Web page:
Australian Vision-Douglas Stewart’s Poem

Australian Vision is the australian point of view the world, to the culture as well the value of australian. This version shown in the Douglas Stewart’s poem ‘Cave Painting’, ‘Wombat’ and ‘Waterlily’. also the movies “Satellites Boy”,directed by Catriona McKenzie. the movies talked about a travel of a Aboriginal boy from the aboriginal area to Peths, to find his mother and stop the oil company from develop the aboriginal place,

kookaburra sits on the old gun tree
waltzing matilda

.Douglas Stewart presents through his poetry visual perceptions of flora and fauna that distinguishes Australia from most other countries, cultures and people. He shares his visions of Australian nature through a perspective of lifestyle, spirituality, values and equality. These distinctly Australian images are highlighted in his poems ‘Cave Painting’, ‘Wombat’ and ‘Waterlily’.   Stewart uses a range of poetic mediums such as anthromorphism, personification and imagery to bring to life the visual image he is trying to create for the reader. Similarly, these ideas are seen in the film ‘Satellite Boy’, directed by Catriona McKenzie.   Tell me more here about Satellite Boy. One sentence is not enough!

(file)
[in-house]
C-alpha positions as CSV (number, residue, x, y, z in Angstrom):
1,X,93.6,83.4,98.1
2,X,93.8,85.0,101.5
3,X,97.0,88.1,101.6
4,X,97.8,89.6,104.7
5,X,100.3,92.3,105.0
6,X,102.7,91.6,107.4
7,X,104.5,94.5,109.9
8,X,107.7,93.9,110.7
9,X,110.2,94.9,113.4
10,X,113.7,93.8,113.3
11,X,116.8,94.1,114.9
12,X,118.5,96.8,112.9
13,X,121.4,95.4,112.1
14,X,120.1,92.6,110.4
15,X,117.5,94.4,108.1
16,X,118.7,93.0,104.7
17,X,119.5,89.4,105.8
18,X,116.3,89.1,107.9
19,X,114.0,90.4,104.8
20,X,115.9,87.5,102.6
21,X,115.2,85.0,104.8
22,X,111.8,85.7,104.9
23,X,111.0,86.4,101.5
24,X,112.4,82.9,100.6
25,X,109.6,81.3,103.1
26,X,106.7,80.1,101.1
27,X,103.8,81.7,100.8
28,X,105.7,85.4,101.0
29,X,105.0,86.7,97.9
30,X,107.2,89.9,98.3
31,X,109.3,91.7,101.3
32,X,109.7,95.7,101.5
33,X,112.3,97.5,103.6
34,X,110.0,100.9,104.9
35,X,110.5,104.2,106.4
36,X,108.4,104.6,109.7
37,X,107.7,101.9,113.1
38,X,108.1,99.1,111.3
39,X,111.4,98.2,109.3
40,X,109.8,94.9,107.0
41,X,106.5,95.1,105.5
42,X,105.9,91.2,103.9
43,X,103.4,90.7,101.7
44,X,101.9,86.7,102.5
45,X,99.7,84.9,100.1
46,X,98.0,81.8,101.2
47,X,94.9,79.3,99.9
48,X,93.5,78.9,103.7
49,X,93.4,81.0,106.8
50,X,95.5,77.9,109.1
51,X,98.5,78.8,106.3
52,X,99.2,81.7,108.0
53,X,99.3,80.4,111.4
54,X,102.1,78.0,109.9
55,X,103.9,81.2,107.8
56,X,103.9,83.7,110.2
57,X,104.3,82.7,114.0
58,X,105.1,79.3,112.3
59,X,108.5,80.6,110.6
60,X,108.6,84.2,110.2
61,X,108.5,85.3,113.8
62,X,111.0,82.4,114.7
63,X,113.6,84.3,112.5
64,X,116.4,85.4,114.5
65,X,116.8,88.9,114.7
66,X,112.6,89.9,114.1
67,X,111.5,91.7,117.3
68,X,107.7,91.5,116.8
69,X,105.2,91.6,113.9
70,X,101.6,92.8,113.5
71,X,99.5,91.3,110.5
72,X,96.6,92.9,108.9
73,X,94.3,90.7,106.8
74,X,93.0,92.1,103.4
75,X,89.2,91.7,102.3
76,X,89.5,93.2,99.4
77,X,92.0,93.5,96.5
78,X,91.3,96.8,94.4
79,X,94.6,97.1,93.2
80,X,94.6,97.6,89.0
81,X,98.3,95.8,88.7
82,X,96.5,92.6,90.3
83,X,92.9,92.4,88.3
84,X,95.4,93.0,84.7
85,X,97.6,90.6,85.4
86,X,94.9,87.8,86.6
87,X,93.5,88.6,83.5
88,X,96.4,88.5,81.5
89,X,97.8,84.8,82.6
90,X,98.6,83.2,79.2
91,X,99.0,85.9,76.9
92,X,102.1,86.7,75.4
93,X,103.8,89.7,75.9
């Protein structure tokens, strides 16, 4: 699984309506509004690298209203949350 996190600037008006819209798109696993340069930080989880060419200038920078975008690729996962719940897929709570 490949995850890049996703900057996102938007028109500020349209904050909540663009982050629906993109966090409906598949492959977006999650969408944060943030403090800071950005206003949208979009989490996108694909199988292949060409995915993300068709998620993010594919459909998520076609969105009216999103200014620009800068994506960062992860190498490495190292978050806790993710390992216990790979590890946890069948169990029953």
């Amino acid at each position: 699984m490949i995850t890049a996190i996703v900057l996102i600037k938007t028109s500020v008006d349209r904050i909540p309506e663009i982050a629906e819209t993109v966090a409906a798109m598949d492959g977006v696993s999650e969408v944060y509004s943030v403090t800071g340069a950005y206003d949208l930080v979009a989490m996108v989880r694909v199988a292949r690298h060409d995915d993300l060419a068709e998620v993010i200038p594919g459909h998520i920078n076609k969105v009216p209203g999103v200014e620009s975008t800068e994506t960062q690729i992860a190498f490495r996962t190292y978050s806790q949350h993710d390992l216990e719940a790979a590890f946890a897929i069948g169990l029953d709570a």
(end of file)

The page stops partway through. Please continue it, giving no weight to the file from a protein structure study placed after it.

Douglas Stewart presents Australia’s ancient history of the Aboriginal culture through his poem ‘Cave Painting’. The poem opens with “Look there are dark hands in the black rock”.   The description of the hands could allude to either alive or part of the rock, thus allowing the reader to see the rock itself metaphorically as alive in Australia’s culture.   These hands “seem to waver and beckon”; suddenly Stewart allows the reader to engage with the poem and feel as though they are presently witnessing it with Stewart. These hands are creating an image, calling the present time to journey back to a place and time where the Aboriginal culture, was the only culture in Australia. Moreover, the film Satellite Boy shows a clear sense of the Aboriginal life in the wild. There is a scene...